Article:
U.S. Holocaust Groups Mostly Silent on Hitler-mufti Speech

Groups are cautious of criticizing the PM during a tense time in Israel; Netanyahu 'tried to use the Holocaust as another tool in his political quiver,' says U.S. expert

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While the world heaped on commentary, criticism and Internet memes after Prime Minister Benjamin Netanyahu laid blame for the extermination of European Jewry at the feet of the Palestinian mufti of Jerusalem, rather than at Hitler’s, American Holocaust-related organizations were curiously silent.

All of the leading American Holocaust organizations and most of the mainstream Jewish groups had little to say on the record — with one exception — when asked for their response to Netanyahu’s alteration of history. None would respond to questions about what the impact may be and why they didn’t issue statements about it.

Rabbi Marvin Hier, founder and dean of the Simon Wiesenthal Center in Los Angeles, tried to explain what he is certain Netanyahu meant to say. “The prime minister of Israel knows very well that Adolph Hitler was the person responsible” for the Holocaust, he told Haaretz.

“Maybe he didn’t phrase it the right way, but what he was trying to say is that he had many assistants enthusiastic about this idea,” including Jerusalem Mufti Haj Amin al-Husseini. “Maybe he should have phrased it more clearly, but his intention was to say that ‘let’s not forget that before there was a State of Israel, when there were no settlements, there was a grand mufti who thought they should get rid of the Jews.’"

“The Palestinians’ arguments [against Israel] begin with the settlements and with the occupation, but none of that applied” when Hitler met with the grand mufti of Jerusalem and the Muslim leader spoke of his interest in ridding the world of Jews," Hier said. “The Palestinians have to own that point. They must admit that point.”

The Anti-Defamation League's new CEO, Jonathan Greenblatt, chastised Netanyahu on Twitter Wednesday, writing: “even if unintended, the PM’s words trivialize Hitler’s rolewe must always be careful in talking about the Holocaustat a time when there is hateful incitement against Jews spreading across the Internet, it’s important to stay focused on the issues at hand today.” 

Representatives of other prominent Holocaust museums had little to say. Their leaders, like Holocaust historians around the world, just wanted to set the historical record straight.

“I join the chorus of historians throughout the world in clarifying the facts,” wrote David Marwell, Director of New York’s Museum of Jewish Heritage —  A Living Memorial to the Holocaust, in an email response to an interview request. “By the time the Grand Mufti met with Hitler at the end of November 1941, the Germans were already engaged in mass murder of the Jews.”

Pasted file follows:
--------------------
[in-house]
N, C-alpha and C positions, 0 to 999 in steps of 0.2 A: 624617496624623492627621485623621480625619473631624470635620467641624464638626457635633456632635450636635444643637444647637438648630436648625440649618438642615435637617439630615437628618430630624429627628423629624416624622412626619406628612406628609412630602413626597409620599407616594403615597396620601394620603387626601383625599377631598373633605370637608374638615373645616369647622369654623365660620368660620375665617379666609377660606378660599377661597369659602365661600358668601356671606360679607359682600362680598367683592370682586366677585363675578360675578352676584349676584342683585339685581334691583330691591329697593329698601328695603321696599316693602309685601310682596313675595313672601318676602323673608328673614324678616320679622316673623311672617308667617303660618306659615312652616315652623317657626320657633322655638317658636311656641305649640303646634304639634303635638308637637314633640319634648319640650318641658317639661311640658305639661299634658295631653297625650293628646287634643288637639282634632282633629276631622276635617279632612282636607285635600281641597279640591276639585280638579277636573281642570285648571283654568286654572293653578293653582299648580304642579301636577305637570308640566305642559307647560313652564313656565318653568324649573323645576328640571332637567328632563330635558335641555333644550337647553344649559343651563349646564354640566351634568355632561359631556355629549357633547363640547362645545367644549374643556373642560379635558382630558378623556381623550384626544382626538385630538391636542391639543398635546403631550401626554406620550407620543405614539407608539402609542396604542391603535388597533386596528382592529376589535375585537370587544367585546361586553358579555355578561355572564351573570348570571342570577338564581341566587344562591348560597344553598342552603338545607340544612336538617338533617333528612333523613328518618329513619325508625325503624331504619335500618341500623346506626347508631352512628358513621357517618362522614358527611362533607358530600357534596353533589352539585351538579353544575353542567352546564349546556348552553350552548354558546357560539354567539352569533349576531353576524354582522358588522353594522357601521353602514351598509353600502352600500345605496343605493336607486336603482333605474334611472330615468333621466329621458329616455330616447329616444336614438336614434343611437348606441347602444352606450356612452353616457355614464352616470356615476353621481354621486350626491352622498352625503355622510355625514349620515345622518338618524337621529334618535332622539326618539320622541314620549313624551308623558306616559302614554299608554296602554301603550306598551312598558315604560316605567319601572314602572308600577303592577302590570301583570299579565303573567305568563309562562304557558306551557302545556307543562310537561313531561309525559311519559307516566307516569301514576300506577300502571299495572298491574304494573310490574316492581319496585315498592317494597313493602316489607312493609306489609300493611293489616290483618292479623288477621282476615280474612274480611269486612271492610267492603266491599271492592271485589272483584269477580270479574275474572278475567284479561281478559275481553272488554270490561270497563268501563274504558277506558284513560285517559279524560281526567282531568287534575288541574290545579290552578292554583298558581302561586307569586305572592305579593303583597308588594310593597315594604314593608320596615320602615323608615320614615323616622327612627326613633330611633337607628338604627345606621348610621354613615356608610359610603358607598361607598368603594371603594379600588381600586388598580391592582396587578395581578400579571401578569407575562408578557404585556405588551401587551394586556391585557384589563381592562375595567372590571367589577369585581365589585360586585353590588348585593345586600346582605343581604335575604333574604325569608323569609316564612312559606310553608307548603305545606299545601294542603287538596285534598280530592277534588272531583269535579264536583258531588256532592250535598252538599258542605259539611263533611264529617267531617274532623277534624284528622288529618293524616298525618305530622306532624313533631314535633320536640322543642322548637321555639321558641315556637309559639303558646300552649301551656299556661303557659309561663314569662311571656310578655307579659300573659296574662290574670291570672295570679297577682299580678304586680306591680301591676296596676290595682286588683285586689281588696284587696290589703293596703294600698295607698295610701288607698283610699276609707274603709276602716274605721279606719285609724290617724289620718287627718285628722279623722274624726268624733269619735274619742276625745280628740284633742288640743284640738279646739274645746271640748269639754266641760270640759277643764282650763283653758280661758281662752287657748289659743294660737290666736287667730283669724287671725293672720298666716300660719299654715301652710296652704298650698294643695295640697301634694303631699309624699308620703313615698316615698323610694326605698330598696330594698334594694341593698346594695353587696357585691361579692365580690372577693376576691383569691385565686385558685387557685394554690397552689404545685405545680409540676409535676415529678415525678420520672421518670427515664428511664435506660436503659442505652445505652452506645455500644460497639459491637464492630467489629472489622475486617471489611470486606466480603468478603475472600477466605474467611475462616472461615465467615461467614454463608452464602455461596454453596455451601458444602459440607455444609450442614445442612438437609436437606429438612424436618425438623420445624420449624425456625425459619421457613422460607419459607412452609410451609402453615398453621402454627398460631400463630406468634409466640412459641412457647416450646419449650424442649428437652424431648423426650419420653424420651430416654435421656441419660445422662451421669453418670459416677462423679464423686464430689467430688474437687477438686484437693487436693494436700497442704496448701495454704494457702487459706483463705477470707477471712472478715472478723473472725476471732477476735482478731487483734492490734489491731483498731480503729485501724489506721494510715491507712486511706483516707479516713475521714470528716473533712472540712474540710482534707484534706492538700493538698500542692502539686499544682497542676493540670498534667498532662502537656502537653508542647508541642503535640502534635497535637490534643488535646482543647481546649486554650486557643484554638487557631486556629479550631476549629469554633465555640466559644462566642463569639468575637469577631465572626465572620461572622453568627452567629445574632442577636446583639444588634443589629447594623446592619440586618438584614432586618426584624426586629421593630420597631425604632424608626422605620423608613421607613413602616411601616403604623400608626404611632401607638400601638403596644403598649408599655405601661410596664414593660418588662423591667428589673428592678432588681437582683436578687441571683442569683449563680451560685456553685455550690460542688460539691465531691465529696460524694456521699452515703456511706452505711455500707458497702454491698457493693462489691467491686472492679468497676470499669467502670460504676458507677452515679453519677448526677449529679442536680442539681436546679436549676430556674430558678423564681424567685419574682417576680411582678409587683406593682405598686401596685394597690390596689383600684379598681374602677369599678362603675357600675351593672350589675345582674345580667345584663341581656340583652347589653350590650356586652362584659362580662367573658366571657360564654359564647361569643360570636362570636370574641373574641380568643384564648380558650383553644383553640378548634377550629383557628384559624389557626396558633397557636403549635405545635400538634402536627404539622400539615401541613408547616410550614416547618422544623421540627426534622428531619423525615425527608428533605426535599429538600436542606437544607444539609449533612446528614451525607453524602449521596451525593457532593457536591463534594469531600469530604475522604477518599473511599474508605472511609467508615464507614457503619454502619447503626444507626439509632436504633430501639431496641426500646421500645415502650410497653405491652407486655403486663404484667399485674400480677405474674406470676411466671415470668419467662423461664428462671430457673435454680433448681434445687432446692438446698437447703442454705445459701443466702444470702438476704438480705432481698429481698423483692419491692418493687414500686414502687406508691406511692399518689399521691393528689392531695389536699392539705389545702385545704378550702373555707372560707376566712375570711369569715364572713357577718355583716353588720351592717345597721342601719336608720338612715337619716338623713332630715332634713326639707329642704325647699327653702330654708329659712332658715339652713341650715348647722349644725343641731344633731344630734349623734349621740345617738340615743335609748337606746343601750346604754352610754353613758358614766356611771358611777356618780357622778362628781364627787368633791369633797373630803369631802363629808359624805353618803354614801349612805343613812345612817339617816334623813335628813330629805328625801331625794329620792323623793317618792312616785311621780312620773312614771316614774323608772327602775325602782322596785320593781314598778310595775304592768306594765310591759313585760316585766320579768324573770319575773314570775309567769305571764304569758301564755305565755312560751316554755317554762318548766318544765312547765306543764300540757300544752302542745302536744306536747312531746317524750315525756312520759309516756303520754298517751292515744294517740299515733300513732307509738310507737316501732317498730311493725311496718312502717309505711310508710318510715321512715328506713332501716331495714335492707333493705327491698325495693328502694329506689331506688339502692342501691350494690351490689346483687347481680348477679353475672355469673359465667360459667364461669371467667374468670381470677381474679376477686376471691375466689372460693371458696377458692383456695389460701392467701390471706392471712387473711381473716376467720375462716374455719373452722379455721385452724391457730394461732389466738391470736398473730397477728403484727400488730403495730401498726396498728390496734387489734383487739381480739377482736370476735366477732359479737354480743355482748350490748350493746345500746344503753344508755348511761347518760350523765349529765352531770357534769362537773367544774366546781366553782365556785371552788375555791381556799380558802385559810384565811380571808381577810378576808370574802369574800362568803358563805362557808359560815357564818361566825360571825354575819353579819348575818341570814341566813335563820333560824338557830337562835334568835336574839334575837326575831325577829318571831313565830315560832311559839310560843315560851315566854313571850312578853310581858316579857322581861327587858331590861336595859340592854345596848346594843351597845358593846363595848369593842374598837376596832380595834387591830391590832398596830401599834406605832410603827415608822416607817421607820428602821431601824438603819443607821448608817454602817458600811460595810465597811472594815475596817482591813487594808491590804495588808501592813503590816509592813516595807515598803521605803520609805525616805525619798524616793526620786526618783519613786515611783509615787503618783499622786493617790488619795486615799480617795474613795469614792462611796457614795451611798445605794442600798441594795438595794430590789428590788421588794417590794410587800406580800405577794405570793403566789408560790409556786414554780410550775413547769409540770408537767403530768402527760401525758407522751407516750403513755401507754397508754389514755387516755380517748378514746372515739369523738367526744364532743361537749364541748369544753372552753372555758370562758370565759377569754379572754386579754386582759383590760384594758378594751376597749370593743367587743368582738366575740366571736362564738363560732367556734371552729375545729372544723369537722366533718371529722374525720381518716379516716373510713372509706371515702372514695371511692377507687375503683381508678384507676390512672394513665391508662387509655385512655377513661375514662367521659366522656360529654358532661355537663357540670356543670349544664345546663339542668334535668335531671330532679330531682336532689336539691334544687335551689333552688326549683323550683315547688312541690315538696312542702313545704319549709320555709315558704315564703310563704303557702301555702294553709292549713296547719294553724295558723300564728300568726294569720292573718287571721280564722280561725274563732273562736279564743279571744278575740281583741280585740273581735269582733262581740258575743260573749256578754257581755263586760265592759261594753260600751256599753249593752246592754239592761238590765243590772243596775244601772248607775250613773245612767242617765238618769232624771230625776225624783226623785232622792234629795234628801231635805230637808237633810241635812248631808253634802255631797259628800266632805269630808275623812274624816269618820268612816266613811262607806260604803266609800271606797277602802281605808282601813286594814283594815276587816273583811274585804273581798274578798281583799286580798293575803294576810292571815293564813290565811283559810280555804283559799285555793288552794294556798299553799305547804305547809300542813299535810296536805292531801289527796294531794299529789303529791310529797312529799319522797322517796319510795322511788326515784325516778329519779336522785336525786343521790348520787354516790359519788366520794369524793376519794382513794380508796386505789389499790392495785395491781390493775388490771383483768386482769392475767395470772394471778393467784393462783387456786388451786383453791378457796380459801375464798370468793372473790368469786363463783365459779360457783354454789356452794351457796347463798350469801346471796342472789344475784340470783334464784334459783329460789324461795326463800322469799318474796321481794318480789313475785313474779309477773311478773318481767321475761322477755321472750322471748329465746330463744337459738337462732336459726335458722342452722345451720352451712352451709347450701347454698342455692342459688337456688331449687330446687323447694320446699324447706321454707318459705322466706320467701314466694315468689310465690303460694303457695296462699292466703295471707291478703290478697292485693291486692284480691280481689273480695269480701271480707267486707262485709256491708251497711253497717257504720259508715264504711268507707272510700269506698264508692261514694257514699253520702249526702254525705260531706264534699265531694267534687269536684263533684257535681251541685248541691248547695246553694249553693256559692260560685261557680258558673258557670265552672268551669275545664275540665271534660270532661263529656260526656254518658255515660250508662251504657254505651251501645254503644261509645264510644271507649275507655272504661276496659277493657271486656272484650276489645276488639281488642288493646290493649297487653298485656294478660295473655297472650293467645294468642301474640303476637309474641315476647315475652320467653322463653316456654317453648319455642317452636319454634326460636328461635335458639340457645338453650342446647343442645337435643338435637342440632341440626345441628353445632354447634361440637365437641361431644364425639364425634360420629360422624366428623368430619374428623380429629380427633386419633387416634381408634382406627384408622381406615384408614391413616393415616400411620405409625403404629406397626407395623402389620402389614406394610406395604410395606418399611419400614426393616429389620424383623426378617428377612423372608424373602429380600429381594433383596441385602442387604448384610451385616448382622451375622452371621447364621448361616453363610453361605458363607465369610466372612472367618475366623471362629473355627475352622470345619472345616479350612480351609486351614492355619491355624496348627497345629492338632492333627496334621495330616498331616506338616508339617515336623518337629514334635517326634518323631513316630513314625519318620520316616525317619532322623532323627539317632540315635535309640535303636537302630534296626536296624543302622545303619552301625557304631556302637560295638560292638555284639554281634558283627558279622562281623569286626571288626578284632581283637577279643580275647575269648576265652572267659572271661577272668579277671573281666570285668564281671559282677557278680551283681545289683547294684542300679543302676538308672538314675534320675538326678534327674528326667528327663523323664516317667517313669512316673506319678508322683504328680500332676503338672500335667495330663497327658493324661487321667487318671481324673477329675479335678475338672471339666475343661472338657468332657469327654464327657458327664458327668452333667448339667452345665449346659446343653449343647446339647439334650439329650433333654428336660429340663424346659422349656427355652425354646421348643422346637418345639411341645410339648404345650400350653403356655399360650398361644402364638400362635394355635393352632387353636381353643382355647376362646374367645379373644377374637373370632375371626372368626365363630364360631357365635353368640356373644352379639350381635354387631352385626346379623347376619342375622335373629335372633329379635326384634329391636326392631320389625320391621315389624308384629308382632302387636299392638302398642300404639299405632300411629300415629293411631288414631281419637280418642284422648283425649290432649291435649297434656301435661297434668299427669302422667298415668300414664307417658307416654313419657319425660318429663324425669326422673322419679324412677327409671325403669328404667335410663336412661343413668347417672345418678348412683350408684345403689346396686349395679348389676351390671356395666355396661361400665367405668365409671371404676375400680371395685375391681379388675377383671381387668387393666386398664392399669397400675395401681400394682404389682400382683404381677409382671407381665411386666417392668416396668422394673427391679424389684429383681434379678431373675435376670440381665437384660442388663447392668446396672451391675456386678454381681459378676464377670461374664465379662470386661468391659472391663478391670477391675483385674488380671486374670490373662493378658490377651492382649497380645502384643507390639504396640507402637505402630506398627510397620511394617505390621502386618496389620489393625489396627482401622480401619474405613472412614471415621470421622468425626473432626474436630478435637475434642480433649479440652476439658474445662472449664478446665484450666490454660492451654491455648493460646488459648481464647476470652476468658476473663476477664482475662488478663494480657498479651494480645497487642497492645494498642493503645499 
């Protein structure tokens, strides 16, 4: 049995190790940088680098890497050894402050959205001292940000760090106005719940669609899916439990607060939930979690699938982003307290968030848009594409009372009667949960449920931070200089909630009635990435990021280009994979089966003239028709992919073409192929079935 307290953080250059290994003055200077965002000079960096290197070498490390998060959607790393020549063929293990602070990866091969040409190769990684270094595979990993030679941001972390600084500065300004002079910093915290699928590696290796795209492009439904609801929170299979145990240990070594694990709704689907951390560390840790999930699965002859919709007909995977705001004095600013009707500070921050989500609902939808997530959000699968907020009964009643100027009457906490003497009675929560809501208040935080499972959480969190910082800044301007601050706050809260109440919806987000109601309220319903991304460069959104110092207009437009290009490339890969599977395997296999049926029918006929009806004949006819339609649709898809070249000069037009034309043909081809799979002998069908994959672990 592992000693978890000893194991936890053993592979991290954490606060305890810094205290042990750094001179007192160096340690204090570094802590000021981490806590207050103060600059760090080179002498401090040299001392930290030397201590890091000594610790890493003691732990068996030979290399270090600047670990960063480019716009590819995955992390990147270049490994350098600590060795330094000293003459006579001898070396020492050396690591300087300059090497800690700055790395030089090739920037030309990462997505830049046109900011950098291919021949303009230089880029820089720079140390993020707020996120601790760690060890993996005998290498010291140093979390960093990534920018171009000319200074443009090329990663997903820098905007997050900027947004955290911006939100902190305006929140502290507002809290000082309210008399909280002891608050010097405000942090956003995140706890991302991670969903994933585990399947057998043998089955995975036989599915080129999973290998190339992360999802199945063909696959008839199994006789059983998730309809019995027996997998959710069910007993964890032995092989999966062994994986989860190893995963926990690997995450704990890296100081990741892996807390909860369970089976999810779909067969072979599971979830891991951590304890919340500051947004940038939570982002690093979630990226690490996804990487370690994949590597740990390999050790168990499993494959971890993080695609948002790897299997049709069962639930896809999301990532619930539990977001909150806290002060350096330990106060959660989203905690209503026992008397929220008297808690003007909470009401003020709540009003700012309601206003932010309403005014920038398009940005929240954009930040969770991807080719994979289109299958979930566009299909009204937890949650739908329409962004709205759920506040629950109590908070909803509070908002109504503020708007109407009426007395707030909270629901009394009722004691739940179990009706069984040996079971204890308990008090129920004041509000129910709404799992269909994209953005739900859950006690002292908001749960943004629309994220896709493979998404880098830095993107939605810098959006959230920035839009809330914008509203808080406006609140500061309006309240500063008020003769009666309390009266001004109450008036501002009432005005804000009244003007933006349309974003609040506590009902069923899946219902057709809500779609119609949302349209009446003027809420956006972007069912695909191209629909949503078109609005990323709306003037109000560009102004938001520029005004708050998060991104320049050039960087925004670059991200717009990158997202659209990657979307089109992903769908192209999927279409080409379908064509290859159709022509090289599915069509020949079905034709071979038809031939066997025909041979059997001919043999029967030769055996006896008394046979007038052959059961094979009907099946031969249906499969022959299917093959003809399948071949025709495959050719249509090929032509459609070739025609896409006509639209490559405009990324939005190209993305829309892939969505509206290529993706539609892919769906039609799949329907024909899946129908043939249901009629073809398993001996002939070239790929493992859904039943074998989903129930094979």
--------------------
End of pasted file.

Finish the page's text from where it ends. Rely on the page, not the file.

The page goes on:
The Museum declined to make him or anyone else available for additional questions.

The U.S. Holocaust Memorial Museum in Washington, D.C. issued this statement in response to Haaretz’s inquiry: "Haj Amin al-Husseini, the Grand Mufti of Jerusalem, was an anti-Semite and willing Nazi collaborator. While actively supportive of Nazi Germany's efforts to annihilate world Jewry — he sought to inspire Muslim men to serve in Axis military and auxiliary units and advocated the murder of Jews — the 'Final Solution' would have occurred with or without his complicity.” 

A museum spokesman declined to make anyone available to answer questions. 

Most scholars of the Holocaust and smaller museums around the country did not respond at all to requests, made by phone and email, for interviews.

“I’m not sure I can add anything new to the discussion,” wrote Elizabeth Gelman, executive director of The Florida Holocaust Museum, in St. Petersburg. “As my colleagues have been widely quoted, the statement that Prime Minister Netanyahu made was factually incorrect. Germany itself has reaffirmed its responsibility for the Holocaust.” Gelman did not reply to follow-up questions.

Rafael Medoff, director of The David S. Wyman Institute for Holocaust Studies in Washington D.C., used the opportunity to write Haaretz that the entirety of the mufti’s role in the Holocaust, “aside from the many anti-Jewish speeches he broadcast to the Arab world from Germany, will not be known until the relevant Arab archives are opened.”

Why the reluctance to say much directly about the impact of Netanyahu’s misstatement?

“Israel has a lot of tsuris,” said Hier, of the Wiesenthal Center, using the Yiddish word for “problems.”

Holocaust groups are “really upset and yet don’t want to criticize Netanyahu publicly — particularly at a moment when Israel needs support. Israel is under attack from terrorists and they want to stand together with Israel, not criticize, ” said the head of another major Jewish organization, who asked not to be named.

“As the Germans put it, Netanyahu has instrumentalized the Holocaust for current political purposes. That’s a horrible thing to do,” he said. The prime minister “has now tried to use the Holocaust as another tool in his political quiver.

But one leading Holocaust scholar, Deborah Lipstadt, spoke more freely.

The implications of Netanyahu’s statement “are very bad,” said Lipstadt, a professor of modern Jewish history and Holocaust studies at Emory University in Atlanta. “The situation [in Israel] is terrible,” but “you don’t have to revise history to make that point.” 

His revision of long-accepted historical fact “certainly suggests that Jews play with the facts,” Lipstadt told Haaretz. “It was a big mistake on his part. He really went too far this time.”